Illinois Ancestors: Website focuses on Indians, Trail of Tears

Illinois Ancestors: Website focuses on Indians, Trail of Tears

Between 1838 and 1839, many Cherokee Indians were "forcibly removed from their homelands in Georgia, Alabama and Tennessee to Indian Territory, now Oklahoma. They traveled by foot, horse, wagon or steamboat; many died along the way, which is why the horrific journey was dubbed the 'Trail of Tears.'"

Pat Cummins, president of the Native History Association, with the help of Google Earth and an 1878 map of Old Jefferson, Tenn., found the old roadbed where "approximately 4,218 Cherokee men, women and children had traveled."

The National Park Service will work with the U.S. Army Corps of Engineers (owners of the property) to mark the Trail of Tears segment with historic trail signs. To read about this discovery, visit the link at

Also on the website, under the word "genealogy" in the toolbar at the top of the page, are links to many informative articles; click on any one to access the category: Sacred Sites (160 articles), American Indian History (656 articles), Memorials (101 articles) and Researching the Past (243 articles).

Wagon train diaries

The Oregon-California Trails Association has been maintaining a repository of the letters, diaries and newspaper articles of the pioneers who migrated to Oregon, California, Utah and Montana. OCTA's website, called "Paper Trail," is based on a searchable index to these collections, with names, places and a survey of the text as well as a list of the libraries where the original documents are located.

At, one can conduct a free preliminary search. For example, a search for the name Sager resulted in 64 hits, each identified with first name, year/age/gender, individual type and party. A subscription is required to access further information.

A basic individual membership in OCTA costs $45 per year. Members receive the quarterly publication "Overland Journal," the quarterly newsletter "News from the Plains" and free access to the website Paper Trail as well as other discounts. Visit The home page also offers links to the Oregon National Historic Trail, the Mormon Pioneer National Historic Trail, the California National Historic Trail and the Pony Express National Historic Trail.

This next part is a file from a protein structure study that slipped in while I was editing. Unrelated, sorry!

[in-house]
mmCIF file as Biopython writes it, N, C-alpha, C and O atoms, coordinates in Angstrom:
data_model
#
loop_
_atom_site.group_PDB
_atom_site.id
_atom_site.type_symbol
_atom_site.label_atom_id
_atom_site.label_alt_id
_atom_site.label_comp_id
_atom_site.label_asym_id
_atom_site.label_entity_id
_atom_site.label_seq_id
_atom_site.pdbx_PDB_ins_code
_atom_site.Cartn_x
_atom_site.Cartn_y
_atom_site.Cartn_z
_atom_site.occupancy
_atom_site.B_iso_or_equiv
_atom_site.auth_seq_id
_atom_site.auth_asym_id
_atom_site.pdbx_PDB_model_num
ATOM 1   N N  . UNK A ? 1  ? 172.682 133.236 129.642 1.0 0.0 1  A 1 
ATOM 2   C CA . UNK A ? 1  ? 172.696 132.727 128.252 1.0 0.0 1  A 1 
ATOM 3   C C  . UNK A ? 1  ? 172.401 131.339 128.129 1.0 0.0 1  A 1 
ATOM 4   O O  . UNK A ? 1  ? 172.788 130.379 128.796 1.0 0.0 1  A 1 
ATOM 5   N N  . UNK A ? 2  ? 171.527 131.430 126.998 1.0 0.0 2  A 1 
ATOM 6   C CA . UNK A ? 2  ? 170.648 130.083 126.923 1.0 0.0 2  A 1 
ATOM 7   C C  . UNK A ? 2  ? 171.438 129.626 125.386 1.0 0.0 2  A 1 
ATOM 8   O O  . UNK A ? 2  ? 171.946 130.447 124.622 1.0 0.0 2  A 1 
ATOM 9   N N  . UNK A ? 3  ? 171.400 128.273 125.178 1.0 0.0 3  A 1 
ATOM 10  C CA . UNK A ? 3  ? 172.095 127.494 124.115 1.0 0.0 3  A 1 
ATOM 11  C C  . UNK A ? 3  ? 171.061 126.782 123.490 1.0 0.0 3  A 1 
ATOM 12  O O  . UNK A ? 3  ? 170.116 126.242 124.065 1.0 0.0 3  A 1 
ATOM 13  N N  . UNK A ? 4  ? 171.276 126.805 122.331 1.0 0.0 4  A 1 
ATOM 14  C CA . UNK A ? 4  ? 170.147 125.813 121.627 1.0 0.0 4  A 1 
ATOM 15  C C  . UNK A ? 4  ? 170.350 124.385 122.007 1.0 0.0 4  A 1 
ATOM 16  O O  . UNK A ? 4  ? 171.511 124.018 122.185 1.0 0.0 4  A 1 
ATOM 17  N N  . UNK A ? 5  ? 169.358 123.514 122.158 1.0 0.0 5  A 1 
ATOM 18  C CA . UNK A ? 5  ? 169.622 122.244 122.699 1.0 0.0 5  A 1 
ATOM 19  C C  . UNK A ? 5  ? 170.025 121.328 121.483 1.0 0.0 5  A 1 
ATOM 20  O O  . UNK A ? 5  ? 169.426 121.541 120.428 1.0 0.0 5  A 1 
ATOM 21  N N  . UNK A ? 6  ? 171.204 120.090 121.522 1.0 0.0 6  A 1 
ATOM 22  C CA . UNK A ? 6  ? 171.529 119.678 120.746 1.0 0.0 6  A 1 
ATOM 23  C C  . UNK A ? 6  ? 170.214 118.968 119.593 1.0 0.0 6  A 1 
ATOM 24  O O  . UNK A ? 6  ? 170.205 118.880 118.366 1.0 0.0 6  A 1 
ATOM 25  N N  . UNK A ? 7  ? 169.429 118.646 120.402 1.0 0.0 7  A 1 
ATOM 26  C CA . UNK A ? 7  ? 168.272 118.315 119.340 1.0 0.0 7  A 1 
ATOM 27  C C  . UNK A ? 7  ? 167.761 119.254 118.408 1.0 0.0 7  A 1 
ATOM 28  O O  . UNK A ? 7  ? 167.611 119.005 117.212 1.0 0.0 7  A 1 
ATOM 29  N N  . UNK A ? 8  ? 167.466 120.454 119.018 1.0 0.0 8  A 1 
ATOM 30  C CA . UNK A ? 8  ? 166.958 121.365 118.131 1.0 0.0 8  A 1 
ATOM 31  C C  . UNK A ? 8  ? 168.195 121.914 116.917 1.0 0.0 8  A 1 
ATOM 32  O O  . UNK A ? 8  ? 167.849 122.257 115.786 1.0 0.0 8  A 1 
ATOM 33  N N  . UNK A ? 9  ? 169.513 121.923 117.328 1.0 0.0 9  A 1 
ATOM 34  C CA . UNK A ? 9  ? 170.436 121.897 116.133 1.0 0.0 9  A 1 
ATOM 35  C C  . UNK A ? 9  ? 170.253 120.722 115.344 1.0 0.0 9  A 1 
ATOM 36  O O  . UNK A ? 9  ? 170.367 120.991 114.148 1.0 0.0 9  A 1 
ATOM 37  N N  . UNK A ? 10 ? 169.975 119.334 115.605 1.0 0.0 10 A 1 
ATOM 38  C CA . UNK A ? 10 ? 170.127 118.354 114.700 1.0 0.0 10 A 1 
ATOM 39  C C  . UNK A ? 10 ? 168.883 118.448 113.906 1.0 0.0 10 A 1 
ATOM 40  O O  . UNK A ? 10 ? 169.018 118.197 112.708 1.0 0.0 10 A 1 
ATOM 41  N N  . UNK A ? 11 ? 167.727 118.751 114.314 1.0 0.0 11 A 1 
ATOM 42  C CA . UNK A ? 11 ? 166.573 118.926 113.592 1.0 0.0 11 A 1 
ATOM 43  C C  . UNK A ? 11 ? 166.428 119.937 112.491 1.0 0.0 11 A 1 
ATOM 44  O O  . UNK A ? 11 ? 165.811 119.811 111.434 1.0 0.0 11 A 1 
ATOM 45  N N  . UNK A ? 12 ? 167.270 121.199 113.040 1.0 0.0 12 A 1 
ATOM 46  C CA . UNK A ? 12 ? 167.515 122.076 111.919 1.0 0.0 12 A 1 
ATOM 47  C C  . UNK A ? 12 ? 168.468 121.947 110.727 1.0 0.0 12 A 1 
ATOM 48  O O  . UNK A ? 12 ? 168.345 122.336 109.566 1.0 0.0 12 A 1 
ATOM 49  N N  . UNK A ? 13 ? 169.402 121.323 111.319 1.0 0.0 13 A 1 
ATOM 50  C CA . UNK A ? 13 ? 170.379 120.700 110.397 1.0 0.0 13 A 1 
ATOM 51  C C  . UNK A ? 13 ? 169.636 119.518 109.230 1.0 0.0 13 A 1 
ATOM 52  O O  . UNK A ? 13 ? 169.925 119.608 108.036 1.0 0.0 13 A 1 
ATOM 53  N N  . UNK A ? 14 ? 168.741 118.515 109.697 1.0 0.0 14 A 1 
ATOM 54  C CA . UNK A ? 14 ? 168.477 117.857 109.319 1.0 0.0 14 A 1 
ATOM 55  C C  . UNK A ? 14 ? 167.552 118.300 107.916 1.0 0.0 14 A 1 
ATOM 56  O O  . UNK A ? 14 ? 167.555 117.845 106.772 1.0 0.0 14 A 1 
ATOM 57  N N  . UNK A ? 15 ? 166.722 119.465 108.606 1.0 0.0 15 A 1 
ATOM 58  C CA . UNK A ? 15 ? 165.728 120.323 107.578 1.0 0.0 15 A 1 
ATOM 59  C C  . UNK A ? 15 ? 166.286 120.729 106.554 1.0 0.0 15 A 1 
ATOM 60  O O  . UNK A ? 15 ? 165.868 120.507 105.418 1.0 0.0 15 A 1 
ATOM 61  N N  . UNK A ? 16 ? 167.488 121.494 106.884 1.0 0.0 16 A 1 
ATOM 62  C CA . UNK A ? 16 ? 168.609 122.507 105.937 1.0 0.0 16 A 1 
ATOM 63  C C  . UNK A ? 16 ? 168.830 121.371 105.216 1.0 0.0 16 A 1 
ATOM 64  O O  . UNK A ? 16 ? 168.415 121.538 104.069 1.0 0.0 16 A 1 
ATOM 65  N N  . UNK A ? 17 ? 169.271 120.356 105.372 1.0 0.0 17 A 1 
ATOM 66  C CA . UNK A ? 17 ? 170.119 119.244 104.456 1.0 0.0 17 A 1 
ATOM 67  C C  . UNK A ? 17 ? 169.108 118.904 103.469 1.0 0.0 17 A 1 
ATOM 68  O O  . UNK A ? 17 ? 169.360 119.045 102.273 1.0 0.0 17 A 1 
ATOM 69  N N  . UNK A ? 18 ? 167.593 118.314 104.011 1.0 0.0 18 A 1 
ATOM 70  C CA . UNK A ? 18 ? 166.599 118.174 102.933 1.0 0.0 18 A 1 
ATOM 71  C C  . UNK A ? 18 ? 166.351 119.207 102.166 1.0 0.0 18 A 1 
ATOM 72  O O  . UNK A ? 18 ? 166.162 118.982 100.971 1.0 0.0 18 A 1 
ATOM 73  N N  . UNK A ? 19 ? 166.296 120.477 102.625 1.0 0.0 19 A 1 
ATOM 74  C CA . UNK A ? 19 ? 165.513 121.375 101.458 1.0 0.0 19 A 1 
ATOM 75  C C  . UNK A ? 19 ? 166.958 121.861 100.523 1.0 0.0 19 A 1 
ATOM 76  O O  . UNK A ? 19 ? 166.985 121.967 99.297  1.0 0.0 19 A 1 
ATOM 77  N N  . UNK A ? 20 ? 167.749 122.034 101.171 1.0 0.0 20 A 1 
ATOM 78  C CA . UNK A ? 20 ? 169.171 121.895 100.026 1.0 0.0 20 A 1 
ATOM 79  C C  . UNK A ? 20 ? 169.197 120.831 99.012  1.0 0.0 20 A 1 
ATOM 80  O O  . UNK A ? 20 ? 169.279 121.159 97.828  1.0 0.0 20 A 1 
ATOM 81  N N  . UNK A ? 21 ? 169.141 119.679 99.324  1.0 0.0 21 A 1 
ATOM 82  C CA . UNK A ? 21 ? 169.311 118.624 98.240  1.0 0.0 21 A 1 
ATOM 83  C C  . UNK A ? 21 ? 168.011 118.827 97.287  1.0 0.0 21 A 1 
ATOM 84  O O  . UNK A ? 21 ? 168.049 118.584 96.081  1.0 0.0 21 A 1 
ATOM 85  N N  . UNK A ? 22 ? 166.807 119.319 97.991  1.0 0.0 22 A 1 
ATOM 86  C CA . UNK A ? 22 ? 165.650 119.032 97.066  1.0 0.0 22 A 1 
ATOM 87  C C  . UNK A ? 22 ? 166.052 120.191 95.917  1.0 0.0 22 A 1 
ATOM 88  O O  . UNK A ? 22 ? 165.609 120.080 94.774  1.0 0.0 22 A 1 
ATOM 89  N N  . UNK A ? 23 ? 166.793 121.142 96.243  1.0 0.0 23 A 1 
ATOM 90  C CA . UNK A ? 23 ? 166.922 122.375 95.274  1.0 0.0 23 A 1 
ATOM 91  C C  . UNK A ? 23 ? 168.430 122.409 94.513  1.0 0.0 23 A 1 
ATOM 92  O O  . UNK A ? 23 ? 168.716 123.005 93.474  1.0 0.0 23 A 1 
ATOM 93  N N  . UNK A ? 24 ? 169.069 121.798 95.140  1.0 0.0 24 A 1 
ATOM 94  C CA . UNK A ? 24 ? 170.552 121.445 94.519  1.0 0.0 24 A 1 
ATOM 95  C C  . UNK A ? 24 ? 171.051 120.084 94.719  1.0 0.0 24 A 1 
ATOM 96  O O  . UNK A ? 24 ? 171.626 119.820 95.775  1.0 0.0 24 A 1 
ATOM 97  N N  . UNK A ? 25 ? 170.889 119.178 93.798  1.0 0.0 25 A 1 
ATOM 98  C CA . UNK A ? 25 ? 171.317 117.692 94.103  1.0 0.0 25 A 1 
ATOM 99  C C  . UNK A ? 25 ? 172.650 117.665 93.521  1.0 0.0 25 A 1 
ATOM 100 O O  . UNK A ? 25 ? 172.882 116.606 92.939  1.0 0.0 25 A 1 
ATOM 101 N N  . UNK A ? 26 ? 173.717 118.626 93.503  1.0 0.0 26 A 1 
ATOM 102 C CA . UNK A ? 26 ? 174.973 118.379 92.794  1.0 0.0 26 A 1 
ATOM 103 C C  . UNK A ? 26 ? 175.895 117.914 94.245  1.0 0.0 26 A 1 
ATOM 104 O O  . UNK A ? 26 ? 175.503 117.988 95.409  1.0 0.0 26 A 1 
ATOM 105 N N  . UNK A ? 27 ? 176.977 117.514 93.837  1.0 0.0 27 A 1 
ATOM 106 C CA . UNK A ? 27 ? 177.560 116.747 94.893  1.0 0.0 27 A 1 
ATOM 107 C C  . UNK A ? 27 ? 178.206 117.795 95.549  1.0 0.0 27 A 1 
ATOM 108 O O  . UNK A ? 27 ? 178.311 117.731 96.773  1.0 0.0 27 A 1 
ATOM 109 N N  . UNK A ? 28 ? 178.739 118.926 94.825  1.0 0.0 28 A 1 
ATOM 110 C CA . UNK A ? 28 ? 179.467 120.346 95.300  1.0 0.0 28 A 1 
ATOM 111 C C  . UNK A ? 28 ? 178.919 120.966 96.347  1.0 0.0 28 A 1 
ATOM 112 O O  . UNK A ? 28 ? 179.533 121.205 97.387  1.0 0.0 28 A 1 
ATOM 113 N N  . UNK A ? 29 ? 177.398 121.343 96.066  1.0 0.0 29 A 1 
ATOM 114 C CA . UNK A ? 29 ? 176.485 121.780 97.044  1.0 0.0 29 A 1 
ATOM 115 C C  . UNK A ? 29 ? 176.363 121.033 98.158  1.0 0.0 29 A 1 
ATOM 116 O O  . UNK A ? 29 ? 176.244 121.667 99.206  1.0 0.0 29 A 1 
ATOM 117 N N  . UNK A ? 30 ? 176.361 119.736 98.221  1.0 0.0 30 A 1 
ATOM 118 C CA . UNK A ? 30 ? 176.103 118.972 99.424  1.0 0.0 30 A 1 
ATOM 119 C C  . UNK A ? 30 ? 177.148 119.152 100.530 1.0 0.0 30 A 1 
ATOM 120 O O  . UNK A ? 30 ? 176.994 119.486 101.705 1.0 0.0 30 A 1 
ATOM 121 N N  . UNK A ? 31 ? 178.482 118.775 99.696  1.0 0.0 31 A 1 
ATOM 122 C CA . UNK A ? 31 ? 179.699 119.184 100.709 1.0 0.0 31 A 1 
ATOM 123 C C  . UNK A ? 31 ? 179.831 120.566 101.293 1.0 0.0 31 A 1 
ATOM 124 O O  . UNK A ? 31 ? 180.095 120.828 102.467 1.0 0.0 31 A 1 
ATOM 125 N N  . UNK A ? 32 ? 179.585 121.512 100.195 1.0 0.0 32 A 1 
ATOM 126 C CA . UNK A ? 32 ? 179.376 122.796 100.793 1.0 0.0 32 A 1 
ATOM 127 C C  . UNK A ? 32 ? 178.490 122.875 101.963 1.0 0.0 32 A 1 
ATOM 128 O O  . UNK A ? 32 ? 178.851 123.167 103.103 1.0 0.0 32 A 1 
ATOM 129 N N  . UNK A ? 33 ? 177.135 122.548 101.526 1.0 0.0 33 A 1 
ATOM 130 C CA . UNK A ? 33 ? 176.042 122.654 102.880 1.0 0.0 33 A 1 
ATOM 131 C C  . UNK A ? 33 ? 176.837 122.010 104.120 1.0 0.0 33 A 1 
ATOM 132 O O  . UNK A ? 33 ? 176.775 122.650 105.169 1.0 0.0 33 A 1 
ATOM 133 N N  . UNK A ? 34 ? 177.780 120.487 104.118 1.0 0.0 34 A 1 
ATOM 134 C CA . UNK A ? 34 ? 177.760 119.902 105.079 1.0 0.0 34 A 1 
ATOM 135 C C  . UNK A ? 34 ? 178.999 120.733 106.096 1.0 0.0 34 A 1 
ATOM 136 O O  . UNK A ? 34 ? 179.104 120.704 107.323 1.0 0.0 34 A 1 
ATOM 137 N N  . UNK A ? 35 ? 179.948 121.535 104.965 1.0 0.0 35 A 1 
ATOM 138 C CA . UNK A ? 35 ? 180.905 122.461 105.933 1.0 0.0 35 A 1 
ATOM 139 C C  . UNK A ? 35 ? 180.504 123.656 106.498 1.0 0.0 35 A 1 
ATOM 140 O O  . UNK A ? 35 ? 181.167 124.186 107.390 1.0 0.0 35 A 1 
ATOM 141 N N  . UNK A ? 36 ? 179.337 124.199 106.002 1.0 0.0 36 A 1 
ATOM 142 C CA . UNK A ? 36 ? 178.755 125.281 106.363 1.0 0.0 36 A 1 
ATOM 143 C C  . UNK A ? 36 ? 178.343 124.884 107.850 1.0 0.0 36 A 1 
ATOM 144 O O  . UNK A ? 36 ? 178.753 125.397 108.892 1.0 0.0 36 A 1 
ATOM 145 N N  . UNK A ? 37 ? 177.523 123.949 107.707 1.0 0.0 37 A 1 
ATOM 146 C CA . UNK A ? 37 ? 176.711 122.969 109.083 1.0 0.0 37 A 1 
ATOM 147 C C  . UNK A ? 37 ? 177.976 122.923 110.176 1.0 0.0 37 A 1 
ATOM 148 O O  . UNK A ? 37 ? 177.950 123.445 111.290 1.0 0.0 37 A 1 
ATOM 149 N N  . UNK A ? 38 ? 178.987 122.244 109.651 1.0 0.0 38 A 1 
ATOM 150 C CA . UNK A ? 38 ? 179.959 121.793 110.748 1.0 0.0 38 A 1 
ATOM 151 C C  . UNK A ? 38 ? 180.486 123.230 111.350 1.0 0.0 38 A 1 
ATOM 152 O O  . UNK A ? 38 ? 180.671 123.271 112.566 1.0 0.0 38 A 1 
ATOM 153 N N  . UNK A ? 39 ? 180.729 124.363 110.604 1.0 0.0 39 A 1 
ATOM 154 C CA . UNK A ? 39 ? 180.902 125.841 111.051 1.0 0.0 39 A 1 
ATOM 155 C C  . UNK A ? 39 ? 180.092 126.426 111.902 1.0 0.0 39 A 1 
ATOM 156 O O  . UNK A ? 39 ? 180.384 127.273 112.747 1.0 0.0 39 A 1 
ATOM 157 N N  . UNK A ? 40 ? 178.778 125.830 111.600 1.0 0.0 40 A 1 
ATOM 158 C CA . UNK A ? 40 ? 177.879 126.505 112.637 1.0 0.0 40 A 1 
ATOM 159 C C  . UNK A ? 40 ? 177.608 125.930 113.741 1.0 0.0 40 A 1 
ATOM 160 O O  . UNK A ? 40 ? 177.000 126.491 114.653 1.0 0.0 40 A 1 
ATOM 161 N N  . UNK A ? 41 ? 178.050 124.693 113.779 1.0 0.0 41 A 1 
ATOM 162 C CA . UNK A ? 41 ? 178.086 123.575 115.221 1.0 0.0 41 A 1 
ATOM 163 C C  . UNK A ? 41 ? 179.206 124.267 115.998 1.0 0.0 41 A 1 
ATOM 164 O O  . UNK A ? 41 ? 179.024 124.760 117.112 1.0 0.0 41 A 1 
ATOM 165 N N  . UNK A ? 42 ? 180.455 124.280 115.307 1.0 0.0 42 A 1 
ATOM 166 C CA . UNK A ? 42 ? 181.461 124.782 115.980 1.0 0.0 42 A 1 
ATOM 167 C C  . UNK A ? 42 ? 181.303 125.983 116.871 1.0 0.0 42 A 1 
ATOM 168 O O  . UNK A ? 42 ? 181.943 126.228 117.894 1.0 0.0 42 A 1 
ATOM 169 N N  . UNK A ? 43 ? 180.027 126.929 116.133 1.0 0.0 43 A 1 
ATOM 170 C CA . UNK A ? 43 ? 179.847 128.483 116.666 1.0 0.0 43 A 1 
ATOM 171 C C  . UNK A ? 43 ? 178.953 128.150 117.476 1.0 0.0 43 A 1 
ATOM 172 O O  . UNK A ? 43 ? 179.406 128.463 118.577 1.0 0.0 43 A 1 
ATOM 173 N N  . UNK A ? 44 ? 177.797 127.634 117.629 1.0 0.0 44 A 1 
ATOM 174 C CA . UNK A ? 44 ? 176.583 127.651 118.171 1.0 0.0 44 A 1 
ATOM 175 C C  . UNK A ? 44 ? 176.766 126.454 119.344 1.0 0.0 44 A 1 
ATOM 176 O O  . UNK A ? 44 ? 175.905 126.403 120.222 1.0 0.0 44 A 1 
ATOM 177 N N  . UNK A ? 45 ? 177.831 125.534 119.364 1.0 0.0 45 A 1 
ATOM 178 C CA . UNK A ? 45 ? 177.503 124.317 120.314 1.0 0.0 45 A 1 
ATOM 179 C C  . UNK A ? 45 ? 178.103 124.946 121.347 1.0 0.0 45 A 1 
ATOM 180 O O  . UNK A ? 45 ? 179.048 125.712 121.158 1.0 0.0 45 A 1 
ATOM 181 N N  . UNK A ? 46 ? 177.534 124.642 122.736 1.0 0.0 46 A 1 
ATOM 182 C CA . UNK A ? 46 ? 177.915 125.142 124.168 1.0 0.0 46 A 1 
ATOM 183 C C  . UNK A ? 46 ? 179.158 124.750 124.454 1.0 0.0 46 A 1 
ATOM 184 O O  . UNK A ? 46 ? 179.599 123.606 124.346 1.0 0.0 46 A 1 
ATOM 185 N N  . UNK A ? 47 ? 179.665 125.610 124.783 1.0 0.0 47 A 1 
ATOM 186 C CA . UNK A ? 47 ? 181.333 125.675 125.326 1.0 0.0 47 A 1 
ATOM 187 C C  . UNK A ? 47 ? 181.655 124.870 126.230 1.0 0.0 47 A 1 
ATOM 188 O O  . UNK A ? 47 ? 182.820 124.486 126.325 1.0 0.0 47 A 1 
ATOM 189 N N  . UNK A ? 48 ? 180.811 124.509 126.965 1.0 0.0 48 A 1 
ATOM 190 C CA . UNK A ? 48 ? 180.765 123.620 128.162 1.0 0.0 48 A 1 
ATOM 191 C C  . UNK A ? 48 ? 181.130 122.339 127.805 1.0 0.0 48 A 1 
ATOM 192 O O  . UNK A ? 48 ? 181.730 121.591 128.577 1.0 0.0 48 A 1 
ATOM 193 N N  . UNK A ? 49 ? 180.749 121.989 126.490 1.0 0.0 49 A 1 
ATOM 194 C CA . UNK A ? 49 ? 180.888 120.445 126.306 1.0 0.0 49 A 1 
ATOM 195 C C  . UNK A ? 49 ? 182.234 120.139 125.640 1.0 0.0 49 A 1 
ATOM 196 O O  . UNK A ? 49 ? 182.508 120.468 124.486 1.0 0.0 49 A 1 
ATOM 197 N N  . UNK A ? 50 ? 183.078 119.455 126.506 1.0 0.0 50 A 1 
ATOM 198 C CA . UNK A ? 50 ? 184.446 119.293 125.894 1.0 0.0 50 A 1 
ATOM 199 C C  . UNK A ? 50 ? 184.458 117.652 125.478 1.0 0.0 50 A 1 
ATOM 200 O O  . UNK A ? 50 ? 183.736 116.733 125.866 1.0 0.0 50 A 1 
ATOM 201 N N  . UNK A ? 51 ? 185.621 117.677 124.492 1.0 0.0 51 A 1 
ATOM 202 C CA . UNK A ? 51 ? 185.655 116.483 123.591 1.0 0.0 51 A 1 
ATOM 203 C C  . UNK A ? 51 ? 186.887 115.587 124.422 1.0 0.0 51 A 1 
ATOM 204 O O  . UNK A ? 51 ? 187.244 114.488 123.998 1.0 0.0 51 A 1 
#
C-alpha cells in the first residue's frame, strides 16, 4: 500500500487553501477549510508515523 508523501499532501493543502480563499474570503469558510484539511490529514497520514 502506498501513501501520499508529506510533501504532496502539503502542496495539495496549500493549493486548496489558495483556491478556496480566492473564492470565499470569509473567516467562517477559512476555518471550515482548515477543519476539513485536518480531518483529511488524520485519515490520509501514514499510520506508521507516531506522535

Shelby County case files index

A helpful source of information for researchers having Shelby County ancestors is the database created by the Illinois State Archives, Shelby County Circuit Court Case Files Index (1828-1871), found at

These case files include chancery, criminal and common law proceedings and generally show the names of the plaintiff, defendant, judge and clerk of the court, the court dates and usually the charge or cause of action. Documents contained in these case files include: summonses, affidavits of witnesses, subpoenas, bonds, receipts, warrants, verdicts and transcripts of coroner's inquests.

Since it is sometimes difficult to determine correct spellings, it is suggested that alternative spellings of names should also be searched.

Copies of the files found in this index may be requested by mail or telephone. (Instructions are provided.)

Quick links

The Illinois State Archives provides a handy page of quick links that could assist researchers at The list includes:

— ALHN Illinois (links to online data).

— American Memory: Historical Collections for the National Digital Library.

— Directory of Illinois Museums.

— Family History Center Catalog.

— Illinois Genealogy and History (ILGenWeb).

— Illinois County Boundaries 1790 — Present.

— Illinois Department of Public Health: Office of Vital Records.

— Illinois Historic Preservation Agency.

— Illinois Newspaper Project.

— Illinois State Genealogical Society.

— Illinois Vital Records Information.

— Locate Family History Centers.

— Newspapers in the Abraham Lincoln Presidential Library.

— Soundex Code Generator.

— Southern Illinois History Page.

— United States Newspaper Project.

— USGS Geography Information.

Queries, genealogical questions from researchers and genealogical materials readers would like to share will be printed in this column free. Joan Griffis may be reached via email at or by sending a letter to Illinois Ancestors, c/o The News-Gazette, P.O. Box 677, Champaign, IL 61824-0677.

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